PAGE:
AOL Squatter – Experts Offer Advice To Moonlighting Employees: Legal Matters

Avoiding the legal glare when moonlighting

By Michelle Hammond
Monday, 04 June 2012

feature-working-late-thumbIt’s a perennial dilemma for the wannabe entrepreneur – do you ditch the safety of regularly-paid employment for the uncertainty and initial austerity of starting your own business?


Increasingly, however, this question doesn’t result in a binary answer. Changing working practices and the ease and falling cost of starting up means that many new businesses are born while the founder has another job.


It’s a strategy that makes sense – instead of sacrificing a steady income; entrepreneurs are using that money to fuel their ventures while having the safety net of employment if things go wrong.


But what can go wrong when would-be entrepreneurs use other companies’ time and resources to pursue their own business interests?


For US entrepreneur Eric Simons, using another company’s facilities proved to be his big break.


Earlier this month, it was revealed 20-year-old Simons spent two months “squatting” at the offices of AOL in California.


Simons was granted access to the AOL offices when, after graduating from high school, he was selected to participate in the augural class of Silicon Valley incubator Imagine K12.


Imagine K12 is hosted by AOL, so Simons received a security badge as part of his involvement in the four-month program.


Simons also received $20,000 to work on his start-up ClassConnect, which helps teachers build lesson plans and share them with their students and other teachers.


By the end of the four months, Simons had spent the entire $20,000. Unable to afford rent, he decided to start living at the AOL building.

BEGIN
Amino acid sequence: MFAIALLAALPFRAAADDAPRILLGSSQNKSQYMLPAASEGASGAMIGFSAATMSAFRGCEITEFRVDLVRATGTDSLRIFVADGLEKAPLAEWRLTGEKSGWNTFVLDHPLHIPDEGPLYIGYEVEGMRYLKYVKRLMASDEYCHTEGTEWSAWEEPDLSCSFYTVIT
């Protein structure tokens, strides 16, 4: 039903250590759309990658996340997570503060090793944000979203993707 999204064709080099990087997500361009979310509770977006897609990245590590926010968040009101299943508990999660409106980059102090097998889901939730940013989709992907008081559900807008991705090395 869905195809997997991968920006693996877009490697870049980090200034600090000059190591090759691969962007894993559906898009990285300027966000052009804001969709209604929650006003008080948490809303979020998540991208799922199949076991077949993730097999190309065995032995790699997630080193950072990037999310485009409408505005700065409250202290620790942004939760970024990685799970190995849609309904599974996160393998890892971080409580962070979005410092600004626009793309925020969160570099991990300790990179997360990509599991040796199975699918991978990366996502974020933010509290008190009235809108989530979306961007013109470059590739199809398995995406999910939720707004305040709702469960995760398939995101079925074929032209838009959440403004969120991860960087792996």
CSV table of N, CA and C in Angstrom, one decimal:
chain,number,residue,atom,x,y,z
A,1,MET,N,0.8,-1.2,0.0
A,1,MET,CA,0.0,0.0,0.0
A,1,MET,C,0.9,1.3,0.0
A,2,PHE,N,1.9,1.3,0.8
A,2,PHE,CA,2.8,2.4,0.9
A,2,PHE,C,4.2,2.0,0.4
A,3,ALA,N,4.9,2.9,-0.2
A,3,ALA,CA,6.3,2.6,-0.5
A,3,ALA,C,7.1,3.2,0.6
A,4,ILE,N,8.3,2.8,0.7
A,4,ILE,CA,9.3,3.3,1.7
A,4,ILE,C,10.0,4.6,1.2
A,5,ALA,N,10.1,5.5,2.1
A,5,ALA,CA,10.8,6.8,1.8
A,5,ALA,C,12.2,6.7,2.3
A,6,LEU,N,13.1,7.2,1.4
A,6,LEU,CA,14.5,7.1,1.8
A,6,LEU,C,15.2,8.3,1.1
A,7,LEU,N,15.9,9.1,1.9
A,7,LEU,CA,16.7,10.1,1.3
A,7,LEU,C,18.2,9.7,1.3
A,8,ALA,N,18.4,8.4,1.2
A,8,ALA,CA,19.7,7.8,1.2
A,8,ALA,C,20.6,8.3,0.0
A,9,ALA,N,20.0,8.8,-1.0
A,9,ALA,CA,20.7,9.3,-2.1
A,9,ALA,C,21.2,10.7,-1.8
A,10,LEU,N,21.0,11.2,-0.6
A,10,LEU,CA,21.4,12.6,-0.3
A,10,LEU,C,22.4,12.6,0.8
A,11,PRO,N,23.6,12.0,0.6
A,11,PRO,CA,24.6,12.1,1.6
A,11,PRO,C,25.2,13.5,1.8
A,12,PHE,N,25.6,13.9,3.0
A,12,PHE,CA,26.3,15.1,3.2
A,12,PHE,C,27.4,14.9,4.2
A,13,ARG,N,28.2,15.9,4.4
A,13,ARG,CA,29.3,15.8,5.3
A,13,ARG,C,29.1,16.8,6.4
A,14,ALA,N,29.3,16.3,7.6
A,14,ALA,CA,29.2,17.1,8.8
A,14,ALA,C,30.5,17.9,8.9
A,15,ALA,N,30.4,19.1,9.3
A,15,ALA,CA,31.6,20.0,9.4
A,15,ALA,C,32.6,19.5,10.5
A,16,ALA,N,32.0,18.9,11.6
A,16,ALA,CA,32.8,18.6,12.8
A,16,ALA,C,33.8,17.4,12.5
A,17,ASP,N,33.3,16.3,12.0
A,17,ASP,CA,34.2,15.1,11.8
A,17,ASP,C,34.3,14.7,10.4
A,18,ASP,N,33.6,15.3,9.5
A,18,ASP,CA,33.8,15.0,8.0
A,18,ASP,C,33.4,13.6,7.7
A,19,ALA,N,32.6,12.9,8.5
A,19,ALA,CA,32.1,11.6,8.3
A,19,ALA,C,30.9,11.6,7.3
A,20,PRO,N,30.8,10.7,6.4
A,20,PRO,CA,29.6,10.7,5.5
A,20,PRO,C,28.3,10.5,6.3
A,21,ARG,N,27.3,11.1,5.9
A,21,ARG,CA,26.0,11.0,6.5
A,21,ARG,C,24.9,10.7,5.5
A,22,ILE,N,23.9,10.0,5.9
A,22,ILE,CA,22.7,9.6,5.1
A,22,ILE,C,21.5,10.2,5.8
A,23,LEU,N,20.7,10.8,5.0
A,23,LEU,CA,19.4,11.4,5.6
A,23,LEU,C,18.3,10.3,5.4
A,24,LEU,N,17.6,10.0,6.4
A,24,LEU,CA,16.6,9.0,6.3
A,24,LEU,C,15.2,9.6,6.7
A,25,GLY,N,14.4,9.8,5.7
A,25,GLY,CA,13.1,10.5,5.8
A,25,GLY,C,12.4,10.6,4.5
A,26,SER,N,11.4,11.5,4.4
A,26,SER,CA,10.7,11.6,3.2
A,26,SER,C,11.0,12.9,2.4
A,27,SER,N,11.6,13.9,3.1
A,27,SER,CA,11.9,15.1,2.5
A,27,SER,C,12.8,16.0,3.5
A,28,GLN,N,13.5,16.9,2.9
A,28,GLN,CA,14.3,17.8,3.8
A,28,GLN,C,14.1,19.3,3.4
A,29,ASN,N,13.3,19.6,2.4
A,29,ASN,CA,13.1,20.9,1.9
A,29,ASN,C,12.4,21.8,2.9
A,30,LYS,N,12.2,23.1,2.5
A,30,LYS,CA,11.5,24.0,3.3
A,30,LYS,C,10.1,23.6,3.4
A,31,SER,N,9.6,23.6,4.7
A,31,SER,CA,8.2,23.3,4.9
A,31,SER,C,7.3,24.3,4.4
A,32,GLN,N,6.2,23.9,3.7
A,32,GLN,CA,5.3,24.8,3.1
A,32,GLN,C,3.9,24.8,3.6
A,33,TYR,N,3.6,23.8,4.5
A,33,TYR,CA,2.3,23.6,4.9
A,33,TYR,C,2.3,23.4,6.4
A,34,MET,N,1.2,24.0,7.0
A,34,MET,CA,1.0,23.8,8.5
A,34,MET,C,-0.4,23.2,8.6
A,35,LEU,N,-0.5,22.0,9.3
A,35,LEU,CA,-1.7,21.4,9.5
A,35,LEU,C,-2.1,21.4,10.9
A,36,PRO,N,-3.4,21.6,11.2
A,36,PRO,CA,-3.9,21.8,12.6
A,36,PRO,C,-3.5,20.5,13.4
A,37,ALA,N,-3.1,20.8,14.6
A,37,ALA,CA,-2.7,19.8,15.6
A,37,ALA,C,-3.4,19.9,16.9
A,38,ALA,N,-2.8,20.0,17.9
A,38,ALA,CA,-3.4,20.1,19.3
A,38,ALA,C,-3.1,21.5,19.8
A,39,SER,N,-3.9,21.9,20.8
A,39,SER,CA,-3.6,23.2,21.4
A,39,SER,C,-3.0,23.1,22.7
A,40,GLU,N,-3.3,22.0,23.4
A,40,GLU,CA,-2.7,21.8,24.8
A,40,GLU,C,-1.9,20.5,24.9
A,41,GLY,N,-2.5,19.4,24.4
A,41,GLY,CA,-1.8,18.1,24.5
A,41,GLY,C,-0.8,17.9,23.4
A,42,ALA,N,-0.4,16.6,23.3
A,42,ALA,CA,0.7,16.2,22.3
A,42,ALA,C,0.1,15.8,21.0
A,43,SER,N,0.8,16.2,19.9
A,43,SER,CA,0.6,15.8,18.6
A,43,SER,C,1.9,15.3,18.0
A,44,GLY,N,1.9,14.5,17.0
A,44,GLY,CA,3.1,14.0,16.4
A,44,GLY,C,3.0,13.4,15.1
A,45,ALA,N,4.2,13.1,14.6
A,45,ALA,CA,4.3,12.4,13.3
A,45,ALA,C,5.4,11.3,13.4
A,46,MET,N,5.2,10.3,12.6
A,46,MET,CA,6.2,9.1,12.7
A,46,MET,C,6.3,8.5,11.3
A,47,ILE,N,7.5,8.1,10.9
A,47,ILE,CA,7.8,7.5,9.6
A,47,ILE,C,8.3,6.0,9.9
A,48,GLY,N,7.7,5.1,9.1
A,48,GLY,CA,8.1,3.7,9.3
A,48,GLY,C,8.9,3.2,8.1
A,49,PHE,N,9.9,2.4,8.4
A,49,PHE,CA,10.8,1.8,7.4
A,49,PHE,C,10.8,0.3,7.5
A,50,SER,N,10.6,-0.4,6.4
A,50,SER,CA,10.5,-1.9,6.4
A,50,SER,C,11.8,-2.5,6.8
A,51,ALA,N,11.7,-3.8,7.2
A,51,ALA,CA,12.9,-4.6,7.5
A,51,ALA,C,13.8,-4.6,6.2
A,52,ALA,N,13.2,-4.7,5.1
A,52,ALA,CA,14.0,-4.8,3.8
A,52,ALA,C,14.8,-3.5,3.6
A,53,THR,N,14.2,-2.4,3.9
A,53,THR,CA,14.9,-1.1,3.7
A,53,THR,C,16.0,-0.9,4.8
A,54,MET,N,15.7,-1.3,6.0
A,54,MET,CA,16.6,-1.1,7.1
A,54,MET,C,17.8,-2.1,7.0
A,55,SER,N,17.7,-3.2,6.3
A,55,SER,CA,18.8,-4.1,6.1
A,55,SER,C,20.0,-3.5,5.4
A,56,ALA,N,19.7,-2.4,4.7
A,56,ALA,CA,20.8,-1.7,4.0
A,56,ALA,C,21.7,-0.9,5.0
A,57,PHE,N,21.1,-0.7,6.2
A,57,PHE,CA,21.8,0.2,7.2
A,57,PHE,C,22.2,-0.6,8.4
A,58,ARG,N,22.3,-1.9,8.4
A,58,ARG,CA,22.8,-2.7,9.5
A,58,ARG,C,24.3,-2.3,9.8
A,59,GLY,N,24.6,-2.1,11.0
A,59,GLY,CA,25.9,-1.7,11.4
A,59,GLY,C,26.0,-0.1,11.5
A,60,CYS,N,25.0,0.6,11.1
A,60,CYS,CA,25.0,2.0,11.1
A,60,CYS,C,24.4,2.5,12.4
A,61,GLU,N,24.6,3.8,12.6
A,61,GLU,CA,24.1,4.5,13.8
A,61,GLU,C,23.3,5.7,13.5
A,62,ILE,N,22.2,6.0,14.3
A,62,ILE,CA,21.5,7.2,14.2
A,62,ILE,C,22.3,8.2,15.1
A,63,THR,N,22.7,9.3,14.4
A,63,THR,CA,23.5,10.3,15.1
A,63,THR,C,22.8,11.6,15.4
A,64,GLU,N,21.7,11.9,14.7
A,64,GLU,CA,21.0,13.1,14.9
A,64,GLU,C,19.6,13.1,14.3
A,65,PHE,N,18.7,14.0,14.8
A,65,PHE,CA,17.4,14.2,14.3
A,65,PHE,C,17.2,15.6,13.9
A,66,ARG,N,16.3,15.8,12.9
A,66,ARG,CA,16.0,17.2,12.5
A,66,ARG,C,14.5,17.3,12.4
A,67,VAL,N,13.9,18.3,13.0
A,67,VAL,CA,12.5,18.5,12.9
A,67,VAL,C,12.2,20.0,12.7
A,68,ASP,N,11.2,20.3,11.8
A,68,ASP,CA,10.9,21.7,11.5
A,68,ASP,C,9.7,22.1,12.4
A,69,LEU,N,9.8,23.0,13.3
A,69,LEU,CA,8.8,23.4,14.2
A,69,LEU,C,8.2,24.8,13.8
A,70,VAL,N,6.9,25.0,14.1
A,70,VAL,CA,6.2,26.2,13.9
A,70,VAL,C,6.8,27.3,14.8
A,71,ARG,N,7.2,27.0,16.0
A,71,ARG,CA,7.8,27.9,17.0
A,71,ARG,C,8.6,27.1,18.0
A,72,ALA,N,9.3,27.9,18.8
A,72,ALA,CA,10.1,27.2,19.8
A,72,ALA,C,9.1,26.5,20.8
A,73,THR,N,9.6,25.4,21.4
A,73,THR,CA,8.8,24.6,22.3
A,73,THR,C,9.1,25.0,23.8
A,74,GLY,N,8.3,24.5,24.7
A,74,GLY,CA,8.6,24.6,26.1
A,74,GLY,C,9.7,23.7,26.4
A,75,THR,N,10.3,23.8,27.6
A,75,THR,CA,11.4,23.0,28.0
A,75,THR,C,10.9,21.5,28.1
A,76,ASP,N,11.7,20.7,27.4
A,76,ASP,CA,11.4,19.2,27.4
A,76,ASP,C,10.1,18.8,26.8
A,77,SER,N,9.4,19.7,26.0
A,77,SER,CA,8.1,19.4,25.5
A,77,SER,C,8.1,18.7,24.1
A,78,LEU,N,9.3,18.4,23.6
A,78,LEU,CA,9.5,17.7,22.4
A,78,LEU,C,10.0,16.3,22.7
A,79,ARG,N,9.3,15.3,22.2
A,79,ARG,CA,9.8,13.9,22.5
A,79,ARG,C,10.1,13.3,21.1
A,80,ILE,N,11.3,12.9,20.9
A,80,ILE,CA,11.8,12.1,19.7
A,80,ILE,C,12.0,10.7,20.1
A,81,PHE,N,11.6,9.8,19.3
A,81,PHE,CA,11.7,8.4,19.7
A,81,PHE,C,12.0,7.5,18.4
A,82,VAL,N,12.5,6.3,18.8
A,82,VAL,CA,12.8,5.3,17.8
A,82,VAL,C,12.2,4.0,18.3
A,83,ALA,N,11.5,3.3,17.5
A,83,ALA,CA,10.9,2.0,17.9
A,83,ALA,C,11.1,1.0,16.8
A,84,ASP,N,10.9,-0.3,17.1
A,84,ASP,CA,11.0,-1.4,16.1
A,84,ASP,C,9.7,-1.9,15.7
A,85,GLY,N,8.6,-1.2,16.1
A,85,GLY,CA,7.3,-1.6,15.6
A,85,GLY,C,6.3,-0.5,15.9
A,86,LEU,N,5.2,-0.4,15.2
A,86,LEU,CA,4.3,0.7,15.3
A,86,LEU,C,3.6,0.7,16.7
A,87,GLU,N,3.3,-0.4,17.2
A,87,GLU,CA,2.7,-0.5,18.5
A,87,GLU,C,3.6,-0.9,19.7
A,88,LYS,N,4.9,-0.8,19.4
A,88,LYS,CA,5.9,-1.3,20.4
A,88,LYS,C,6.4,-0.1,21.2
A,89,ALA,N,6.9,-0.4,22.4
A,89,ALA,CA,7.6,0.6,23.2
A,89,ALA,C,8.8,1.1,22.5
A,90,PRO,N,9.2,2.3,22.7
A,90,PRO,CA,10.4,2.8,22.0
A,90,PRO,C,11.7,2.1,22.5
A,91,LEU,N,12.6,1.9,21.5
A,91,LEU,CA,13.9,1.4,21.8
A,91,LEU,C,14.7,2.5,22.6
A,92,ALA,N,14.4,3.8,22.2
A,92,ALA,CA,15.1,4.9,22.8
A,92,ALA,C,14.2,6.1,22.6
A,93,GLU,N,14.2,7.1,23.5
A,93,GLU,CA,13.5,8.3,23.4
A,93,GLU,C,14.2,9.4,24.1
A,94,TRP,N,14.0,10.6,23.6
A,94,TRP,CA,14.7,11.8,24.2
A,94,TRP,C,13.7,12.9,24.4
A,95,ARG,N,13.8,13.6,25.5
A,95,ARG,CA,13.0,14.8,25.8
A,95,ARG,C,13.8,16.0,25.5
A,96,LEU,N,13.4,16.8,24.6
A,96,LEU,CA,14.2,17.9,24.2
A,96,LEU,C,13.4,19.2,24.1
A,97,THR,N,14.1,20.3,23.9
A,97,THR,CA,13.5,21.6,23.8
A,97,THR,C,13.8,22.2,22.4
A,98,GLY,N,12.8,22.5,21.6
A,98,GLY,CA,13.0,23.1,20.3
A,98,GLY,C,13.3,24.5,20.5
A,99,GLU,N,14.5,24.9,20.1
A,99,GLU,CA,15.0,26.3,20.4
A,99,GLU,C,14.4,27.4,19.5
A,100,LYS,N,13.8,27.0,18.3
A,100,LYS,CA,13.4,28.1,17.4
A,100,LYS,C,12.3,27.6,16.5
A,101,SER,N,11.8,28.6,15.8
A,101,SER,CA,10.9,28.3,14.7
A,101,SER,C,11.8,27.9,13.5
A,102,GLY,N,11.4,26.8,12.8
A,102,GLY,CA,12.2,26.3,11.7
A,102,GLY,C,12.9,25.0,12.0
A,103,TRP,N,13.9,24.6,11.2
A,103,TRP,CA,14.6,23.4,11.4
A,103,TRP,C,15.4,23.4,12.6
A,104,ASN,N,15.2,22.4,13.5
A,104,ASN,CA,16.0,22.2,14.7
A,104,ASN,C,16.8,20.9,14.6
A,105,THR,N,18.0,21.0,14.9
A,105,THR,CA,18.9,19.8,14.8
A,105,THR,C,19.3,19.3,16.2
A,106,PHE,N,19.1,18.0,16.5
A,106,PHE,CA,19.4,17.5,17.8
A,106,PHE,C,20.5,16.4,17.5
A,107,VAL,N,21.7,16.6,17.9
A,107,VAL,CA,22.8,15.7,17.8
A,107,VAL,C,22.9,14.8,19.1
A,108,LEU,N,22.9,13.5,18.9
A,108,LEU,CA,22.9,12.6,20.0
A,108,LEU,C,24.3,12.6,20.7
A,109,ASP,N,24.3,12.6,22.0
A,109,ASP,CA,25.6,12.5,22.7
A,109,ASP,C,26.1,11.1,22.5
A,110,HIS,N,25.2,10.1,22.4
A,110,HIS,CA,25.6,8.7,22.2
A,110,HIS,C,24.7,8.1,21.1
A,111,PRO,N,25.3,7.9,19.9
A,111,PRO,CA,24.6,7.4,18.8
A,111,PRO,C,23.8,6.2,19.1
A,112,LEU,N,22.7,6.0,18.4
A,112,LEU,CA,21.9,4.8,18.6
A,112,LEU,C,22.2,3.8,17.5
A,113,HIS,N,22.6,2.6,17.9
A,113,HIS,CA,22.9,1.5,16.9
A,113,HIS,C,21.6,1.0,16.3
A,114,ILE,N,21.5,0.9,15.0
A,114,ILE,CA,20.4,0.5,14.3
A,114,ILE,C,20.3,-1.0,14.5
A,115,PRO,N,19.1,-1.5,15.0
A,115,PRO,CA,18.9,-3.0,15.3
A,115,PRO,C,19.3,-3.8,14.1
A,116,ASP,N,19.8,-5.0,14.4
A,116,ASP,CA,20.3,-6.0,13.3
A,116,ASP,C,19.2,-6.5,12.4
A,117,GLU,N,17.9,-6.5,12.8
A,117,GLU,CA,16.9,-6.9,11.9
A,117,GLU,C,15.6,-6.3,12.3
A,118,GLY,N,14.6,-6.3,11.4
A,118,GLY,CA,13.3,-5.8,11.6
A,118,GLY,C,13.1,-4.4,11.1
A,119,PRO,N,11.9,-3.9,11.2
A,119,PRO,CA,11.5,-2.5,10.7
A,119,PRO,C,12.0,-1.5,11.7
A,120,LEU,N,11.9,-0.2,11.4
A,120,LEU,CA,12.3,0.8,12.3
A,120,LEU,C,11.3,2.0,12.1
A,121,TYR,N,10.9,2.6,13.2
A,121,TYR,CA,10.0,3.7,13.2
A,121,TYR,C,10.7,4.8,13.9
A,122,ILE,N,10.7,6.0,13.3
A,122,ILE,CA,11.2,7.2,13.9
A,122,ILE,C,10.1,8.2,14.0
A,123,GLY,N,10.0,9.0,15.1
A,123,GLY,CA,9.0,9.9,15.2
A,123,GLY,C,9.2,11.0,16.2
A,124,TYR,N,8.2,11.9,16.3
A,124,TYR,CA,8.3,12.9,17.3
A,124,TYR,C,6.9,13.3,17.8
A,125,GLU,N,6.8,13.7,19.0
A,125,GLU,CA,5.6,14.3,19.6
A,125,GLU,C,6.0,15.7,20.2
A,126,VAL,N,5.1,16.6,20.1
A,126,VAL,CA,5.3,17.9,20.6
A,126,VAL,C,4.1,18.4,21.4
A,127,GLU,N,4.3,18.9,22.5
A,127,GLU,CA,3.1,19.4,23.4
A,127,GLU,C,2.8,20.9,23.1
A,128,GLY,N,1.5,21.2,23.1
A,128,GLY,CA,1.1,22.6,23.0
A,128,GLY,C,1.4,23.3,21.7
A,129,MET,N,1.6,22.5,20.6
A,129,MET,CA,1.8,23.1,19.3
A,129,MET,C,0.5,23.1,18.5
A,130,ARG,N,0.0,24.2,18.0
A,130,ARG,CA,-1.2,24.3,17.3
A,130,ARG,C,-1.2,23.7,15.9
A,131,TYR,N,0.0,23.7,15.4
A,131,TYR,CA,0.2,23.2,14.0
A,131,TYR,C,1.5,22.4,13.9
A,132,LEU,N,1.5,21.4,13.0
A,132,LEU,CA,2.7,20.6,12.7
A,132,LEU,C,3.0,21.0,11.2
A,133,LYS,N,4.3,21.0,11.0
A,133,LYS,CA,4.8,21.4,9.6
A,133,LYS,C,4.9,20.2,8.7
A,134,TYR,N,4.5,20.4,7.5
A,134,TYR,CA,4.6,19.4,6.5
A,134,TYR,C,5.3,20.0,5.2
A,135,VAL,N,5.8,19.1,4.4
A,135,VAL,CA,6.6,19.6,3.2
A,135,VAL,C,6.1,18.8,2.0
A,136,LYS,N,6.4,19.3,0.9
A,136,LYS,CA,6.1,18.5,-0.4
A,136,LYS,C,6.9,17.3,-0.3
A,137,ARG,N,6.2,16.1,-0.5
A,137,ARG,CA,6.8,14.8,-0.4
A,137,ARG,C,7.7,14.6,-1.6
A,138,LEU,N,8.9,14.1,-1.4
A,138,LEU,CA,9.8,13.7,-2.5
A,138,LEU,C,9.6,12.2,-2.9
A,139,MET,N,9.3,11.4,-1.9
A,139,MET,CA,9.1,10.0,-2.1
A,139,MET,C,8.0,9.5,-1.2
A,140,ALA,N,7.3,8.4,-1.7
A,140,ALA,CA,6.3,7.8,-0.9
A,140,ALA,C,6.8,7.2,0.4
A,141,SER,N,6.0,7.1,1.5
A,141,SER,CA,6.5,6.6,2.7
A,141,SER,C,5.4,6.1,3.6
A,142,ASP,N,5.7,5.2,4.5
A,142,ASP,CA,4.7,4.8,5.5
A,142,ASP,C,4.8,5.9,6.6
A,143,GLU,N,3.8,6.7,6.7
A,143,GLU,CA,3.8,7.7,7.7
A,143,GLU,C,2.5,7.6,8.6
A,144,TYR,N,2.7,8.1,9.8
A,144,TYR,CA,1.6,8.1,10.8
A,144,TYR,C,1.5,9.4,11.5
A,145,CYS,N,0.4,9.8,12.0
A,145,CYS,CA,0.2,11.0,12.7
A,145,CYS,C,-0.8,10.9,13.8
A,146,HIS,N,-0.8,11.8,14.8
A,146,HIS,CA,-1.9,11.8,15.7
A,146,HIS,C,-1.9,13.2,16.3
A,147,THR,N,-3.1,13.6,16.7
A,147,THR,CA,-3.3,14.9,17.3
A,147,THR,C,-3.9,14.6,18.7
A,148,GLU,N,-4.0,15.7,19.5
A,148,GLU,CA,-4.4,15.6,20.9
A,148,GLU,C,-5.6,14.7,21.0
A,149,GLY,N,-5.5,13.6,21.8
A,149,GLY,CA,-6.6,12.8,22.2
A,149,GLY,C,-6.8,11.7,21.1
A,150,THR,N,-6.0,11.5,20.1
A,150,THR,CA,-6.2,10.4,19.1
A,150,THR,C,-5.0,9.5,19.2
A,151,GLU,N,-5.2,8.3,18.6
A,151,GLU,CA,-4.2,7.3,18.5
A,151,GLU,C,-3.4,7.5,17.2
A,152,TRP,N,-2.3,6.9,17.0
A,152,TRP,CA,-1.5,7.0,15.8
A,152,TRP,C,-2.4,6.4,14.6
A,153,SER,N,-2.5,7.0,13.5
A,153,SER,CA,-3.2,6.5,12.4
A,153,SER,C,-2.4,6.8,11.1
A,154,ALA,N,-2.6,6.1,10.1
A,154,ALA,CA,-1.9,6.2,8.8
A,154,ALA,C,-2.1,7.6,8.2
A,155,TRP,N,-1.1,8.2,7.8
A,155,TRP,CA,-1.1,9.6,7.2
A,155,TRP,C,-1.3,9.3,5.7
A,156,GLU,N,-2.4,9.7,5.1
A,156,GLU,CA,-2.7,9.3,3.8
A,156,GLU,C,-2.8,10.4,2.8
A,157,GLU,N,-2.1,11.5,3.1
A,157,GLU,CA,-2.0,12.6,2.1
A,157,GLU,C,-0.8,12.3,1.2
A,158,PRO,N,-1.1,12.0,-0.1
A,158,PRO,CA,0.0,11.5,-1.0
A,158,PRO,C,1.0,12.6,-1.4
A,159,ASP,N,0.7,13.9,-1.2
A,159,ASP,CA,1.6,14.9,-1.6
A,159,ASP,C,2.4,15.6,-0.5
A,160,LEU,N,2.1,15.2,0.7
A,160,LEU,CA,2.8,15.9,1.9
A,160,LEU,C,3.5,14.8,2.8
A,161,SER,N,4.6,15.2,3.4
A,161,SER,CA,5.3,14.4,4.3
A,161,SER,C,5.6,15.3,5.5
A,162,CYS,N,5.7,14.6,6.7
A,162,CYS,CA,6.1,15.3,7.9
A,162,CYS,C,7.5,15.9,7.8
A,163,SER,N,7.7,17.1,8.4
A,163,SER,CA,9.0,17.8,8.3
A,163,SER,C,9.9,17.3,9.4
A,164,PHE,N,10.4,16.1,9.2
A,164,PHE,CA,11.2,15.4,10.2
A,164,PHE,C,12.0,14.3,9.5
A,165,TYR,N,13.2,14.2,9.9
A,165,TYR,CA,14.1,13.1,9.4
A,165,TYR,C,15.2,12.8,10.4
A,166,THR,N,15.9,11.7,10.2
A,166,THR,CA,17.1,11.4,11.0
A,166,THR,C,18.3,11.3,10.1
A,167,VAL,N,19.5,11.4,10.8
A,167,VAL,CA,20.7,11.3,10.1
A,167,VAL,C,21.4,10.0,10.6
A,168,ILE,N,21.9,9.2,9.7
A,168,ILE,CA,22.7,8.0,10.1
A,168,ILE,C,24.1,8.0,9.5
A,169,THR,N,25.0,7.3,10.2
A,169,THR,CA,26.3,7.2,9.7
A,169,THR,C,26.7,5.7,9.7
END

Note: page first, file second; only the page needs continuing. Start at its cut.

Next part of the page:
Because AOL failed to deactivate Simons’ security badge, he was able to sleep on the company’s couches, eat the company’s food and shower at the company’s gym.


His guise as a hard-working AOL employee held up for two months.


“The security guys would walk by and just assume I was working late, which, technically, I was. They thought, he’s just working really hard,” Simons told MSNBC.


Simons was finally detected by security – stripped of his security badge and forced to move out – but he went on to score $50,000 in funding from Ulu Ventures and venture capitalist Paul Sherer.


According to Ulu Ventures’ Clint Korver, tenacity and commitment are key attributes of a great entrepreneur, and Simons “has these in spades”.


But Peter Strong, executive director of the Council of Small Business of Australia, believes Simons’ behaviour was completely unacceptable, saying he put himself in a dangerous position.


“We all admire what he did in some way, but we cannot condone what is basically theft,” Strong says.


“The main consequence would be the company suing for illegal use of premises and resources, and taking all the profits and IP.”


Rather than pursue their own interests on another company’s watch, Strong suggests budding entrepreneurs join a co-working space such as The Hub, based in Melbourne.


“The Hub… is a great start-up place for people like this fellow – lots of support and help,” he says.


New spaces such as The Hub and Fishburners, its Sydney counterpart, offer entrepreneurs a more flexible and sociable solution than trying to build a business on their employers’ time.


Indeed, some employers are happy for their staff to operate from co-working spaces and even work on their own projects, provided it doesn’t interfere with work tasks.


Australian businesses may not yet be aping Google’s famous 20% rule – where employees can spend 20% of their time on their own projects – but things are slowly changing.


However, legal issues continue to be a regular barrier to any fledgling business owner who thinks they can use company time to develop their venture.